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Extract from Part One: Wild
Memang Narang - Garo Hills, India

In north-east India, close to the Himalayas and the border with Myanmar, Bangladesh and China, is the state of Meghalaya. It’s an area of exceptional biodiversity. Scientists believe that within the wild forests here there could be genetic traits that we’ve lost from the world’s commercial citrus crop and which we may well need for the future. In the densely forested Garo Hills of Meghalaya grows a wild citrus called memang narang (scientific name: Citrus indica). The fruit is a reminder that flavours as well as precious genetics can become endangered. But the forests are under threat…

As medicine, memang narang is used as a cure for ailments such as colds and stomach aches and even (the ojha believe) smallpox. Tonics made from citrus can be found across Asia, particularly where the fruit still grows wild and so has a long history (in Myanmar as well as north-east India, and south-west China). Beliefs in the fruit’s medicinal powers travelled with it across the world; citrus features in ancient Greek medical texts and famously was used in the nineteenth century by the British Navy to combat scurvy. Today, all over the world, people feeling under the weather take citrus-flavoured vitamin C tablets and drink glasses of orange juice for their health.

The Khasi and Garo tribes also enjoy wild memang narang as food. The fruit is about 5cm in diameter and scarlet red when ripe, with a thin, soft skin. It looks like a mandarin but has the broad leaves of a citron, and to most of us, its taste would seem pretty extreme. ‘There’s an appreciation of sourness and bitterness in these communities the rest of the world has lost,’ says Phrang Roy [a renowned expert on Meghalaya’s indigenous cultures]. In fact, we didn’t just lose sourness and bitterness, it was methodically removed from our food. Plant breeders in the twentieth century, especially after the juice industry took off in the 1950s, focused on producing larger and sweeter oranges that could be transported around the world. The orange varieties selected had low levels of phenols, bitter-tasting (but also health-giving) compounds. This meant they appealed to the increasingly sweet global palate, but left the global crop more vulnerable to pests and diseases because the bitter chemicals present in wild citrus such as memang narang are a big part of the plant’s natural defences. As we reduce these compounds in our quest for more sweetness, farmers have to compensate and protect the fruit with more chemical sprays.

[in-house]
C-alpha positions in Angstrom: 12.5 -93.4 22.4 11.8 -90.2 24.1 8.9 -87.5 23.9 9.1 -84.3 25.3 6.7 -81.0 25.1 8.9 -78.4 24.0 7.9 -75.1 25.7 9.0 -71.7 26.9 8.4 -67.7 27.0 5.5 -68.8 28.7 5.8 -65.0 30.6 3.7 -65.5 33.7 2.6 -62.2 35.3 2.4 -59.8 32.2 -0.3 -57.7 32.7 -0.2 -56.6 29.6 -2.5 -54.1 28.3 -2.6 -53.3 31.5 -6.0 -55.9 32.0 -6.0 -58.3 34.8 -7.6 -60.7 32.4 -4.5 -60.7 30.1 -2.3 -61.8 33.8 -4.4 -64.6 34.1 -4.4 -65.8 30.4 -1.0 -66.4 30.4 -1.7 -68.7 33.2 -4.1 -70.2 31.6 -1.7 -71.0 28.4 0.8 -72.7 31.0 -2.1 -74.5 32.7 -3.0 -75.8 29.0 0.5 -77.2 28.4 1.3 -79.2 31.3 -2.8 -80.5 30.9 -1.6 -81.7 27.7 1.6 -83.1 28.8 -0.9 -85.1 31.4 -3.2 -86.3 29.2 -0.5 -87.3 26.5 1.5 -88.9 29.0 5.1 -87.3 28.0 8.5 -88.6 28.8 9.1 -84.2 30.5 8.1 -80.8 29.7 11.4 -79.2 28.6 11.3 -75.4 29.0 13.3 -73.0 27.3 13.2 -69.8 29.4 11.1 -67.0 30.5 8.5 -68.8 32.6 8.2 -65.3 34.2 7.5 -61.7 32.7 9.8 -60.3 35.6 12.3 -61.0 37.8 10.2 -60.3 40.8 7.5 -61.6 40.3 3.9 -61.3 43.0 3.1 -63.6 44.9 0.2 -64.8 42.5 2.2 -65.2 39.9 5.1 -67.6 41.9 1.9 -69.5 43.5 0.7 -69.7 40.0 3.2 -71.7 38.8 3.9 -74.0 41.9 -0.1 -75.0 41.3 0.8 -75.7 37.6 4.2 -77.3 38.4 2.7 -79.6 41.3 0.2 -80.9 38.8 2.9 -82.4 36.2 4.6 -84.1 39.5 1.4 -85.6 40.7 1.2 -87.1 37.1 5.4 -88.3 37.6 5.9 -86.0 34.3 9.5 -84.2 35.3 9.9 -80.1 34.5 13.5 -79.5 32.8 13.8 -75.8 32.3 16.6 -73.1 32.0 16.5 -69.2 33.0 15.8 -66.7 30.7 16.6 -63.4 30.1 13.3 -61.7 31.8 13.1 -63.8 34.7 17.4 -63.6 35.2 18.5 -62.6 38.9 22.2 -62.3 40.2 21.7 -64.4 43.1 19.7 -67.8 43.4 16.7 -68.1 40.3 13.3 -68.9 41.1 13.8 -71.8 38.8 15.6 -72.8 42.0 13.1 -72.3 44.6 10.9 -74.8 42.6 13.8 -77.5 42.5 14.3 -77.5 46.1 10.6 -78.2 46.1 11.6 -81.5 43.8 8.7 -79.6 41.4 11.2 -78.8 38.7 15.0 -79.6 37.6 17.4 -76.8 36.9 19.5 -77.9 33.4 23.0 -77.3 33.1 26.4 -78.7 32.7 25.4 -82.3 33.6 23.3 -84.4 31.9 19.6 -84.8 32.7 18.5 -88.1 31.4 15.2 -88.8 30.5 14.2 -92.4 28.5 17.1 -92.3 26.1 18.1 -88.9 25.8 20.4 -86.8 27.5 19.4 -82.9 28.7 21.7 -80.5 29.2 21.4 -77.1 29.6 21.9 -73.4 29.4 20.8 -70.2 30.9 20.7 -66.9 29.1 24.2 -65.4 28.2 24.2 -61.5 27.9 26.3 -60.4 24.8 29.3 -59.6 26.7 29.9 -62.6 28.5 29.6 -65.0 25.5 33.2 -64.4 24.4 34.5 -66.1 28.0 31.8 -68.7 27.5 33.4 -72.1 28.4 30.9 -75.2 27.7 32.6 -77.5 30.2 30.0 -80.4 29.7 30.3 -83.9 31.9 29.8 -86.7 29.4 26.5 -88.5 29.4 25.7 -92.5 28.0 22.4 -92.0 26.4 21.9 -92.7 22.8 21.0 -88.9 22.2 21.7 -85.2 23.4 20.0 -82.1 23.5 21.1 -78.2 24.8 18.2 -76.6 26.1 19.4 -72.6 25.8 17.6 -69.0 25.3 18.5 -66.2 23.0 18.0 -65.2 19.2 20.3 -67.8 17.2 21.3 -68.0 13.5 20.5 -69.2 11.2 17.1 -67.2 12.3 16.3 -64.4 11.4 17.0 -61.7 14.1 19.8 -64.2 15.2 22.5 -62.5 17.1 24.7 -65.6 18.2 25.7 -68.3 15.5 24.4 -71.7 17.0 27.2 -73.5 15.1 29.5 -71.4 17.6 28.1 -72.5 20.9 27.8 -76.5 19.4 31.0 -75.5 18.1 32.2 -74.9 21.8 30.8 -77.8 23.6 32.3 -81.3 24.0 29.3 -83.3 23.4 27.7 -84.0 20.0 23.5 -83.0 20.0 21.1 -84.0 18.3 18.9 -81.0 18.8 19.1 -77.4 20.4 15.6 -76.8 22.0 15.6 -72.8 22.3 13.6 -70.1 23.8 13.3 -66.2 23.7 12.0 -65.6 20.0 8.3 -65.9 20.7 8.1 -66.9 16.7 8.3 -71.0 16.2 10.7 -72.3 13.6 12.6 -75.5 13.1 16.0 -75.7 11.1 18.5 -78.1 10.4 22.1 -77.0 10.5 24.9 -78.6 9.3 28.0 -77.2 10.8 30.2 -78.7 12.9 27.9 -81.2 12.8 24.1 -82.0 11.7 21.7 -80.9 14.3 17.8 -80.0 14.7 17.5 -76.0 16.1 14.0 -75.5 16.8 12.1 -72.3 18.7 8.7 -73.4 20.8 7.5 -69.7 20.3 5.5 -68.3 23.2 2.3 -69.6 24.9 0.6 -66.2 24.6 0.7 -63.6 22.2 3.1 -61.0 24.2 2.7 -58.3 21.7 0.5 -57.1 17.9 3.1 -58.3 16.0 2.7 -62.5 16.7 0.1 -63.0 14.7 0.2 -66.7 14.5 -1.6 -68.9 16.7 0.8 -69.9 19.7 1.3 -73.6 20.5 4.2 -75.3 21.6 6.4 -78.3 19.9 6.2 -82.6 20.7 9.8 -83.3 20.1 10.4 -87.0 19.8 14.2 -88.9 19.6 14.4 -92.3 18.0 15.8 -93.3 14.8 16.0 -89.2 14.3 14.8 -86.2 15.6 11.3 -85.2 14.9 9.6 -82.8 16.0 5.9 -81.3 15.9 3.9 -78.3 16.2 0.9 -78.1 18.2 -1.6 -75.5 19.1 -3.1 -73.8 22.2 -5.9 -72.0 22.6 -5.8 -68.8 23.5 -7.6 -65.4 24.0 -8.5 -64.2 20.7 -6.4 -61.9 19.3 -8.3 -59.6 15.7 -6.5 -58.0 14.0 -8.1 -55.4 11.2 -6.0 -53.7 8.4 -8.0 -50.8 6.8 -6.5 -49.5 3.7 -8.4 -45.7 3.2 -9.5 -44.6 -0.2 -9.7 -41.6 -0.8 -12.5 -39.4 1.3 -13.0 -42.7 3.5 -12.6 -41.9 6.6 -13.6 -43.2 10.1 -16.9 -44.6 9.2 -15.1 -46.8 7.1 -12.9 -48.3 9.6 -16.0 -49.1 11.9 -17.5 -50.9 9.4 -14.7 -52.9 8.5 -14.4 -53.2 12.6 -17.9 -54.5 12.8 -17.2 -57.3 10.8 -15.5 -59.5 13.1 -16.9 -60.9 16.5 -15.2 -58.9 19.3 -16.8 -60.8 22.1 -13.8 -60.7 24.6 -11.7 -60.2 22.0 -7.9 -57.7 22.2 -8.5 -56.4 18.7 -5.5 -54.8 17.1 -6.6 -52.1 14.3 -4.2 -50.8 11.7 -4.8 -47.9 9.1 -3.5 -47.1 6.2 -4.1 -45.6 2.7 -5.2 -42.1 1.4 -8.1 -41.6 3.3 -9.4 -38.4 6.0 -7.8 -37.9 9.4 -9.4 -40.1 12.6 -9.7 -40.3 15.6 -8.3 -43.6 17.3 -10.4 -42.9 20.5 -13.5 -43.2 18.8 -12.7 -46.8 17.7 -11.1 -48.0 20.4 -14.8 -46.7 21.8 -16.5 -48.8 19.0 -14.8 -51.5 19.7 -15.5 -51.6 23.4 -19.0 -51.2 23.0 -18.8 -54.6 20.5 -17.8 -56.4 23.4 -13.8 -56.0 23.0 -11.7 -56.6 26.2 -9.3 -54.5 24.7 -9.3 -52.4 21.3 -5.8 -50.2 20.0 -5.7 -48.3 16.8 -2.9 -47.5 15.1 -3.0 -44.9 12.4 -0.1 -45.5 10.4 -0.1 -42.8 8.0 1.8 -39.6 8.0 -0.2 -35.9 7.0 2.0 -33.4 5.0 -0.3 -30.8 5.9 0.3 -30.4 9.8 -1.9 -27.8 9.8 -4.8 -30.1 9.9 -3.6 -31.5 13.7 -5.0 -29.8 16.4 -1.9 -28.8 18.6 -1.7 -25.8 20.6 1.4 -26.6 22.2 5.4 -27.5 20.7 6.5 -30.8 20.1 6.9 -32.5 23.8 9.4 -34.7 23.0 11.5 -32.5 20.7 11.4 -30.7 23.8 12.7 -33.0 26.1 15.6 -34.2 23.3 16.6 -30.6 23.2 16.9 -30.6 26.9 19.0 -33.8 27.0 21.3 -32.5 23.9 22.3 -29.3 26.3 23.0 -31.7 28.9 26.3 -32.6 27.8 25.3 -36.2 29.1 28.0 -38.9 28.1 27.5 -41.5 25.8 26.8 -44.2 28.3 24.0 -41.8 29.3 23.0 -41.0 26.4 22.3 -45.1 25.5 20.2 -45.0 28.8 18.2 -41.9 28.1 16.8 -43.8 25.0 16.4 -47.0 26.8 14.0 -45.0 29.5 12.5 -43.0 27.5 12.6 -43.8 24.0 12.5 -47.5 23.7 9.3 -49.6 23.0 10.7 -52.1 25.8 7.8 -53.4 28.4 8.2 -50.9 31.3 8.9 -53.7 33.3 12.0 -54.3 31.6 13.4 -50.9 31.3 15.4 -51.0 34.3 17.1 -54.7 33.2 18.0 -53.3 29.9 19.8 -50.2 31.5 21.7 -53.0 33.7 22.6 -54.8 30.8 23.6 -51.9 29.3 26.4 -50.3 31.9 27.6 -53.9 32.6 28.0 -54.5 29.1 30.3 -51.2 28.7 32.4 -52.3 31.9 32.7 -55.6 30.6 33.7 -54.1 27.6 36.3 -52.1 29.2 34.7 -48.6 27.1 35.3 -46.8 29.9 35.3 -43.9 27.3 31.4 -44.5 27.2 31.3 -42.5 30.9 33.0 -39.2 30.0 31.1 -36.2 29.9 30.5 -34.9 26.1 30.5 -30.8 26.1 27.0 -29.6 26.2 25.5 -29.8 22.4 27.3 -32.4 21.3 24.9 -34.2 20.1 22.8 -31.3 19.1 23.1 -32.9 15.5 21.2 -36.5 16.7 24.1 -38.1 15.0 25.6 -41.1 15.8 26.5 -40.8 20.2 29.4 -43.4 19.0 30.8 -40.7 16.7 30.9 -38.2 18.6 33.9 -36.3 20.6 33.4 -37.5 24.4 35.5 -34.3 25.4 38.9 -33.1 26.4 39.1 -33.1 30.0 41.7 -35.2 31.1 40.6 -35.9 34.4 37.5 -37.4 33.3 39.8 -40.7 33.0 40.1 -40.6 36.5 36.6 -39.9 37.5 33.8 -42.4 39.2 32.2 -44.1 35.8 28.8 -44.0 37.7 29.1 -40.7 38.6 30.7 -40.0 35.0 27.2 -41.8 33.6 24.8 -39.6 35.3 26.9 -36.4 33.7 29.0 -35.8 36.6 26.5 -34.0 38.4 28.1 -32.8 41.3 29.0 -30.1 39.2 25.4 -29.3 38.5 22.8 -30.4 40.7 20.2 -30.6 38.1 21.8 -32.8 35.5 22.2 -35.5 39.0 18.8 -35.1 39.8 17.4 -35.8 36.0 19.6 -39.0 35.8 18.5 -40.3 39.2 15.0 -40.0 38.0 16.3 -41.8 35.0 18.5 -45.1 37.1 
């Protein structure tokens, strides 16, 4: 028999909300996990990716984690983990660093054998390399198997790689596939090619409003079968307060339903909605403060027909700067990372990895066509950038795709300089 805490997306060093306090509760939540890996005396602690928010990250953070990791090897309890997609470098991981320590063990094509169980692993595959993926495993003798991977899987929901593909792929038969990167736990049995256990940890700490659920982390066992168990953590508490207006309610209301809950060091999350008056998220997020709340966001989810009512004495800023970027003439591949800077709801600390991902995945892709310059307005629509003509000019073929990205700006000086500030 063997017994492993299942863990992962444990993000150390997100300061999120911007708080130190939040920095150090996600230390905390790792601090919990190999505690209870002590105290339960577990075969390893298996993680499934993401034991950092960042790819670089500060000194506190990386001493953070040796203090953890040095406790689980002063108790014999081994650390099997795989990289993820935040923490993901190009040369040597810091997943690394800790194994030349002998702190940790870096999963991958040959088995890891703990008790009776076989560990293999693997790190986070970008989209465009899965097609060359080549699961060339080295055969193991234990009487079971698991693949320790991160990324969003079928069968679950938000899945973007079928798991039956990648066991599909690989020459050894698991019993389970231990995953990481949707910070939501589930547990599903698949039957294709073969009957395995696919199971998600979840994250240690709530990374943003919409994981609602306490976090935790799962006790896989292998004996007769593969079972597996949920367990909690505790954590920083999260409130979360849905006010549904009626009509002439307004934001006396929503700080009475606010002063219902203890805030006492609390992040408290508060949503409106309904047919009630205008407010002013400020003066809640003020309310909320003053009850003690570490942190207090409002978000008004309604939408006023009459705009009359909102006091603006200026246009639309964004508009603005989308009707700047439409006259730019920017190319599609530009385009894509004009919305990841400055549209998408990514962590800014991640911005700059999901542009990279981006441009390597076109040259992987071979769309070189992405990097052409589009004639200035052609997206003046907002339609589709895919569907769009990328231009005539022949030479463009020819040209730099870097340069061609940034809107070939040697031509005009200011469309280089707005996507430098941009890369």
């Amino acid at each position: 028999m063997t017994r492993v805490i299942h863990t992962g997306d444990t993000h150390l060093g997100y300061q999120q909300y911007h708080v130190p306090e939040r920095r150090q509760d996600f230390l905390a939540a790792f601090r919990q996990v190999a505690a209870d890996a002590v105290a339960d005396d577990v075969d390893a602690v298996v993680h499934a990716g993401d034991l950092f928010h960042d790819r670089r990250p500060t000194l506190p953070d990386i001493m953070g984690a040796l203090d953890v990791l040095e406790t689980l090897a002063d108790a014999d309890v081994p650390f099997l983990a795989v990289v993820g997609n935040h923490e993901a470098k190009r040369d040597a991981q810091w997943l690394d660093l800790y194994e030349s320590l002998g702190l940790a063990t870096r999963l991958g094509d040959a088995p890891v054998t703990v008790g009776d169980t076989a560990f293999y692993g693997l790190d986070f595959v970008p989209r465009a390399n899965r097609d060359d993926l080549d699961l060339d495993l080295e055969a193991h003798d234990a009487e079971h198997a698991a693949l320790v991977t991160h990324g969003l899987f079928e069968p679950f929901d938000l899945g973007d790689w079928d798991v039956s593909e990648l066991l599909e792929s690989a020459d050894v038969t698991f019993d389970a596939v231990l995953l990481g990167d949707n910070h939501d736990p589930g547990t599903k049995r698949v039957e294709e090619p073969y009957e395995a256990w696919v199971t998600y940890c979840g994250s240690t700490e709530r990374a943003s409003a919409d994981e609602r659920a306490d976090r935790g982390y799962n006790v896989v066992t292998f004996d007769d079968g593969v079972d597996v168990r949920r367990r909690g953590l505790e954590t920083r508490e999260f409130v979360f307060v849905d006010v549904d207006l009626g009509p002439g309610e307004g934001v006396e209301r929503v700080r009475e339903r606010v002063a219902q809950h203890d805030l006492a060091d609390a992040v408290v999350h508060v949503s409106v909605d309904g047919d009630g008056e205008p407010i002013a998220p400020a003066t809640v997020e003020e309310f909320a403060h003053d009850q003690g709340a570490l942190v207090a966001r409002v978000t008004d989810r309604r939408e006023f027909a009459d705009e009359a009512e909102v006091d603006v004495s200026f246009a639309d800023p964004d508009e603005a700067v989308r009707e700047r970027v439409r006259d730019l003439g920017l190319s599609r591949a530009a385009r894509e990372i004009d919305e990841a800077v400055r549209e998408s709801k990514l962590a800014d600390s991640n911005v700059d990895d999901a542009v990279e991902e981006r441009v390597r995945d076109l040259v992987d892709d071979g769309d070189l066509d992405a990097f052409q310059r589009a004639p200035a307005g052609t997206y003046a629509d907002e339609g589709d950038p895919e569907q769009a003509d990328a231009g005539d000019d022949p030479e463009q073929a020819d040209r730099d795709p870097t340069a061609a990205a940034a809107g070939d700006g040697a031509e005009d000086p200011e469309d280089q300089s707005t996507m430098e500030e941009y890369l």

Much of the Garo Hills are still unexplored by botanists and seed collectors, and it’s likely there are more citrus species here yet to be catalogued by outsiders. In the 1930s, plant explorers who reached the hills, and further north into Assam, described seeing immense landscapes of undisturbed wild citrus trees…But researchers on field trips in the twenty-first century no longer find the same level of diversity. Illegal logging, road building and agriculture have decimated vast areas where wild citrus grew.

The genome of Citrus indica is yet to be sequenced by the team researching the origins and evolution of citrus. ‘We know it’s ancient and it could be a critical link in the citrus story,’ says Fred Gmitter, a world authority on citrus at the University of Florida and a member of the team doing the genome work. ‘It could even be the original ancestor of all citrus.’

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